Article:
BRUSSELS (Reuters) - Euro zone economic sentiment fell unexpectedly in June on fears that fighting in Iraq would push up oil prices and that any escalation of the Ukraine crisis could drag on euro zone growth.
The European Commission’s economic sentiment index (ESI) for the 18 countries that share the euro fell to 102.0 from a revised 102.6 in May. Economists had forecast a rise to 103.0.
The decline was mainly due to a drop in optimism in the industry and construction sectors, and among consumers.
“Because this loss in momentum spreads across a large number of member states ... a common cause, ie geopolitical risks, seems likely,” said Evelyn Herrmann, economist at BNP Paribas.
“Indeed, the potential of unexpected rises in oil prices driven by uncertainty in Iraq are a downside risk to growth. The potential for further sanctions on Russia is also a looming risk to the euro zone growth outlook.”
The Commission’s survey is typically carried out in the first half of the month, since when tensions have eased between Moscow and western countries over Ukraine, where an uprising by pro-Russian separatists has claimed hundreds of lives.
Oil prices have dropped nearly $3 from a nine-month high of $115.71 hit on June 19 as output from Iraq’s major southern oilfields remained unaffected by fighting in the north and west.
The decline in economic sentiment confirms earlier poor data such as the Purchasing Managers Indexes (PMIs) and adds urgency to European Union leaders’ attempts to accelerate growth.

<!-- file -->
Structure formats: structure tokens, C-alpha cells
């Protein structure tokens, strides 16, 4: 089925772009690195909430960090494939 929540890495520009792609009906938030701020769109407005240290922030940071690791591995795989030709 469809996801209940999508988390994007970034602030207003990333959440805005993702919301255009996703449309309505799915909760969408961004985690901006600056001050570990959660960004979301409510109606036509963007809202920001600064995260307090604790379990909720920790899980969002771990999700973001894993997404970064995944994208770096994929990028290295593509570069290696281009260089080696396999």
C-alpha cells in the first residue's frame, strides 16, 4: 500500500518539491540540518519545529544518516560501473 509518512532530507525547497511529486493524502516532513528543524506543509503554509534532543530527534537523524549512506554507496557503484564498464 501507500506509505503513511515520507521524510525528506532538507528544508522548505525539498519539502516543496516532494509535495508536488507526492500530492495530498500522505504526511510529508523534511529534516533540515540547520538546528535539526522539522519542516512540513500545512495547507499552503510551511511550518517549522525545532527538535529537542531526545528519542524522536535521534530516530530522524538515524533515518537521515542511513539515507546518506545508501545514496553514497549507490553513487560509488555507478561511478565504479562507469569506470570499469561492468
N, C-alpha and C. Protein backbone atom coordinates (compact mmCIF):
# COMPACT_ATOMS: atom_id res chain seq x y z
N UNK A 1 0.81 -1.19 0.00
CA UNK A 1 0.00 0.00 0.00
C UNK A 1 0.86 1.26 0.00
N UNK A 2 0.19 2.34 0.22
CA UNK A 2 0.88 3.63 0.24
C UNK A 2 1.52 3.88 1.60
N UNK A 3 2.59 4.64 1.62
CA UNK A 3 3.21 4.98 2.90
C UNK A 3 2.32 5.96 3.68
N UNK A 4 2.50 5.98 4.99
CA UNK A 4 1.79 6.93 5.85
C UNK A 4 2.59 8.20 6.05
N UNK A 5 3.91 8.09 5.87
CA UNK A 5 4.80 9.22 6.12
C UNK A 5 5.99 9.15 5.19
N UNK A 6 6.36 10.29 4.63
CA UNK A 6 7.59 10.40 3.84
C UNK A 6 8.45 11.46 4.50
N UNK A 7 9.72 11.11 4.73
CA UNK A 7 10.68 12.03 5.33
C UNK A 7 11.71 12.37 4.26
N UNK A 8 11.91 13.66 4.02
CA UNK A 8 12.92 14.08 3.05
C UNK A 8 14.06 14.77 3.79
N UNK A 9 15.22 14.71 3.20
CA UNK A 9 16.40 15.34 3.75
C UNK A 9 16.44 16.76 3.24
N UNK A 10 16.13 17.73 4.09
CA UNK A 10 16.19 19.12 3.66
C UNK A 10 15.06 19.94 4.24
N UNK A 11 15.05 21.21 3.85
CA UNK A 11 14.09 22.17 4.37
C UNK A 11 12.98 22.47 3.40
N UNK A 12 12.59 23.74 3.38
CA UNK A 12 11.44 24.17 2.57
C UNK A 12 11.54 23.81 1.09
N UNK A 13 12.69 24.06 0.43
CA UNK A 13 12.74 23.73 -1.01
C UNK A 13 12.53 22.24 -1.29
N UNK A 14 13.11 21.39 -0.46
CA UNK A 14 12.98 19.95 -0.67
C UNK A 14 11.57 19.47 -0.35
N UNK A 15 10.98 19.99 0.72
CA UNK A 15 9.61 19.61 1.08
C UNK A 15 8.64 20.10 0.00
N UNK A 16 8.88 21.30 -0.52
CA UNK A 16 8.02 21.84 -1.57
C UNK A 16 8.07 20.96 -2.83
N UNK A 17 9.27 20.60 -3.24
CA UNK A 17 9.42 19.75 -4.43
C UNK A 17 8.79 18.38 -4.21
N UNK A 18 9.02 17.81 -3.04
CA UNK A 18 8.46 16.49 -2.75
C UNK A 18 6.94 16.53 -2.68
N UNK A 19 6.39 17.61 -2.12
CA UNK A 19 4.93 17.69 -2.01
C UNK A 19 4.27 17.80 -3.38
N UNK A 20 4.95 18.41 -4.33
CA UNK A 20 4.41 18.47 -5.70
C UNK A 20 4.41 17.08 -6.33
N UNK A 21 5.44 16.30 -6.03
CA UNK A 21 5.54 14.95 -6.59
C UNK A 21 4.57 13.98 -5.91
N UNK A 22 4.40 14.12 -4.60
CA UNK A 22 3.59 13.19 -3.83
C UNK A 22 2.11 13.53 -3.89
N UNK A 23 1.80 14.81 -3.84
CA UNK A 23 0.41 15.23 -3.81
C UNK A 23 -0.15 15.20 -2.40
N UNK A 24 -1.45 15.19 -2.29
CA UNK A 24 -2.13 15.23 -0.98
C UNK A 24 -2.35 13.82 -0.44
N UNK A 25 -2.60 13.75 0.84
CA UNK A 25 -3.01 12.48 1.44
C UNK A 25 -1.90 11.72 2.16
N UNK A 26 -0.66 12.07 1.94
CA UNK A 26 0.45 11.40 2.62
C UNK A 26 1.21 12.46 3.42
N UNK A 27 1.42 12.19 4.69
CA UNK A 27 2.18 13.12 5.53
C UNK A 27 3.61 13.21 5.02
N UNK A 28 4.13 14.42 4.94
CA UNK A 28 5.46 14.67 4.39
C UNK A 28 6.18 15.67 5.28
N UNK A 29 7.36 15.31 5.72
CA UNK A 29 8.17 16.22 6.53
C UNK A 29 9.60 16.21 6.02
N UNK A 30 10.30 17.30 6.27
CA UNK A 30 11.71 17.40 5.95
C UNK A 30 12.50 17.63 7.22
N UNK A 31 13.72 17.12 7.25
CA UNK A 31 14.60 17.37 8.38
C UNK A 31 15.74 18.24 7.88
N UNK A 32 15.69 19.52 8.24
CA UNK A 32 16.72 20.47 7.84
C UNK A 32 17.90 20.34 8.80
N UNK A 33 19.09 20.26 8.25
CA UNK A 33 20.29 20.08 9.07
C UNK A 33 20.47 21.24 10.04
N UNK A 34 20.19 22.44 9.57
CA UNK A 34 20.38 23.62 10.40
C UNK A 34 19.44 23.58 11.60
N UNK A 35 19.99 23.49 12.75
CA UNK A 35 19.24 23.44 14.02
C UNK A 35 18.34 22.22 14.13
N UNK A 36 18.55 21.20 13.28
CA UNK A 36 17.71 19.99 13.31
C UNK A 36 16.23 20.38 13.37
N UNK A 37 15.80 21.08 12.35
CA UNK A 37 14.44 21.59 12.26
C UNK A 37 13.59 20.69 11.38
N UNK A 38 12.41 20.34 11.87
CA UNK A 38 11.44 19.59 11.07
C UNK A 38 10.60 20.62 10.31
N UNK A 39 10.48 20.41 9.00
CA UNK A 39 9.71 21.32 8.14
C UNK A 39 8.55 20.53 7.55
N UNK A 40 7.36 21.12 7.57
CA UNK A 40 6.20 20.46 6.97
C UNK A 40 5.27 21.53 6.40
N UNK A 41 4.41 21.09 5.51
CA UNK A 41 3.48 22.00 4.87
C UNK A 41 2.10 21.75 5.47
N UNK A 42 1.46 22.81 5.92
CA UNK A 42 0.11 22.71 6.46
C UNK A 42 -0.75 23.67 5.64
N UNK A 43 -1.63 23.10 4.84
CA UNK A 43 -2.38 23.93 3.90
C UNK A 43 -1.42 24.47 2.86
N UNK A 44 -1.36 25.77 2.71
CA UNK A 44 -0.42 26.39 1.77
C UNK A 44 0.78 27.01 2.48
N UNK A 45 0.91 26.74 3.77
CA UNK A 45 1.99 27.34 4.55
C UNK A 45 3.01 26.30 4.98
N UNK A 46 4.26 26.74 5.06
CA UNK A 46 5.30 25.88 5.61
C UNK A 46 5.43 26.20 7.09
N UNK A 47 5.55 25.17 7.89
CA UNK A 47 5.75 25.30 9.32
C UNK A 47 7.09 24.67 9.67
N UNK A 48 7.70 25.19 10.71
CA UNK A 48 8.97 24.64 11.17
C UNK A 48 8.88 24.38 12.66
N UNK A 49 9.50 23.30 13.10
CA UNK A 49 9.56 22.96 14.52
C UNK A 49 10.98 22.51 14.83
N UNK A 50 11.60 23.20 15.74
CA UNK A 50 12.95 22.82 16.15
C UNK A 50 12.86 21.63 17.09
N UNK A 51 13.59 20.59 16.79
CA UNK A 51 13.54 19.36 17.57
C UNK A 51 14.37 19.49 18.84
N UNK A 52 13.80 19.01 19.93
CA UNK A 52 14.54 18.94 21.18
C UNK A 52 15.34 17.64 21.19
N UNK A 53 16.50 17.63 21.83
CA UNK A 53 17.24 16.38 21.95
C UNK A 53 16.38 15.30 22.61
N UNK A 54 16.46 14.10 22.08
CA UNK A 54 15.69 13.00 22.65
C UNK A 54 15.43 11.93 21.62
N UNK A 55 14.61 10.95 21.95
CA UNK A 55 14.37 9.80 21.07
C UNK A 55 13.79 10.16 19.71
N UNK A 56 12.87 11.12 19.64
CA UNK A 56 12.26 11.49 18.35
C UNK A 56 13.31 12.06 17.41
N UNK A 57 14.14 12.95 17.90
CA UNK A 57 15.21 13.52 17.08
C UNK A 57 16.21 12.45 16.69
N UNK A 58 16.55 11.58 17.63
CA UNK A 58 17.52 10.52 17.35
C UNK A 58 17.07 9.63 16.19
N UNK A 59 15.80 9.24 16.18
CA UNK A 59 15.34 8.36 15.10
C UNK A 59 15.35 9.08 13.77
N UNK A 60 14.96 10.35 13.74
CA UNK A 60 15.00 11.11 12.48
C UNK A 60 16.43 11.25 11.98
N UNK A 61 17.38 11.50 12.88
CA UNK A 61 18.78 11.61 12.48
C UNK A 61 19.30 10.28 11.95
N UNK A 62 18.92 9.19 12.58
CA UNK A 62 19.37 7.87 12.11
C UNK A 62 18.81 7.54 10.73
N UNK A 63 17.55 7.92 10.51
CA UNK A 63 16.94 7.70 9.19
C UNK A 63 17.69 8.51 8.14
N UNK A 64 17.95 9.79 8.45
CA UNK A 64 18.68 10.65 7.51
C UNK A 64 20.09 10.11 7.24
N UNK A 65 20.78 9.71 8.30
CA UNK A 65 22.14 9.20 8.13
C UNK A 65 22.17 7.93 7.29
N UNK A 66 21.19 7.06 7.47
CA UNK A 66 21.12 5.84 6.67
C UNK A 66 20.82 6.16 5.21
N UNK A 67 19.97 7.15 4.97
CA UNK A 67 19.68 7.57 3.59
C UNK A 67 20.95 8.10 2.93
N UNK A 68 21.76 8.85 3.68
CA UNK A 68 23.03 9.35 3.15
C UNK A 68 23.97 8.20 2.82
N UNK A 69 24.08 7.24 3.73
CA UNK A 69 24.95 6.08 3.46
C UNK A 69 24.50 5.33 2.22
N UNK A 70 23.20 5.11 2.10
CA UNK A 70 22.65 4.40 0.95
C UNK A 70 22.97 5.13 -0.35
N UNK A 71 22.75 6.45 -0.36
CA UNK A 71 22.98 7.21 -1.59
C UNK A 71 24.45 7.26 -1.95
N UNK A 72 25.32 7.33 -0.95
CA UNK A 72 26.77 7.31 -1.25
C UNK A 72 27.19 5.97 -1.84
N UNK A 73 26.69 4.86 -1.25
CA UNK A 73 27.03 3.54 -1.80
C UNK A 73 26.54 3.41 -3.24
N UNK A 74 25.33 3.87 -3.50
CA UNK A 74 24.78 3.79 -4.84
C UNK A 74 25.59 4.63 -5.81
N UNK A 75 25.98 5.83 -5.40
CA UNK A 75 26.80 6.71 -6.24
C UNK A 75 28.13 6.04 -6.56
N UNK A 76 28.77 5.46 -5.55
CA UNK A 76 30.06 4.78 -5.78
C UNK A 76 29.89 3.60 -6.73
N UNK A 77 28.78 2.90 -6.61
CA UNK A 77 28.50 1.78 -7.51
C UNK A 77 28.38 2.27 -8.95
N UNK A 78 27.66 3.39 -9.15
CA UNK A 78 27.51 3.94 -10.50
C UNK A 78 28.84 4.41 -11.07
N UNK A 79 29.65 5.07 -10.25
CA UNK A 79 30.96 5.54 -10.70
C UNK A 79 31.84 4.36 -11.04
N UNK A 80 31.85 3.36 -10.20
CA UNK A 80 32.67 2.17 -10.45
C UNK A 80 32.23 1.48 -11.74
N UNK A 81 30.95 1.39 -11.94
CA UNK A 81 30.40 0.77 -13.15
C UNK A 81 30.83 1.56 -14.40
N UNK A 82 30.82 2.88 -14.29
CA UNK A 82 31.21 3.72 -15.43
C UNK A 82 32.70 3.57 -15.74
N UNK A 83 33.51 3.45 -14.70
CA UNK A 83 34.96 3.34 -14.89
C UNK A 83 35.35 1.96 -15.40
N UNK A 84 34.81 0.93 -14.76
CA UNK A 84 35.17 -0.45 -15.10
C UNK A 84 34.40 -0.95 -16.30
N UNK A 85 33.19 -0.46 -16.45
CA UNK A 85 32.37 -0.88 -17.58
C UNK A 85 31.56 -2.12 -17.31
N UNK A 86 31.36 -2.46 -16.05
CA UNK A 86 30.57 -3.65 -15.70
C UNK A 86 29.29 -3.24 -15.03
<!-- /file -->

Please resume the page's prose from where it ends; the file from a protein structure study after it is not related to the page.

“The good news from the euro zone is that the economy is growing again. The bad news is that growth is excruciatingly slow,” said Christoph Weil, economist at Commerzbank.
Euro zone gross domestic product growth slowed to 0.2 percent quarter-on-quarter in the first three months of the year from 0.3 percent in the previous quarter.
Herrmann said that at current levels, the index still pointed to an acceleration of growth in the April-June period in the euro zone, although risks of a slowdown were growing.
“The ESI’s Q2 average edged up 0.5 points q/q to 102.2, in line with our GDP growth forecast of 0.4 percent q/q. With surveys drifting slightly lower toward the end of Q2, however, the risks for a slower momentum in Q3 are rising,” she said.
The Commission survey showed too that consumer inflation expectations 12 months ahead fell to 8.6 in June from 9.6 in May, continuing a trend started last October when the reading was at 16.8 and inflation started slowing sharply.
In contrast, inflation expectations among manufacturers improved to -0.1 in June from -1.3 in May.
Euro zone consumer inflation slowed to 0.5 percent year-on-year in May from 0.7 percent in April, prompting the European Central Bank to further ease monetary policy to bring price growth closer to its goal of just below 2 percent.
Reporting by Jan Strupczewski; Editing by Catherine Evans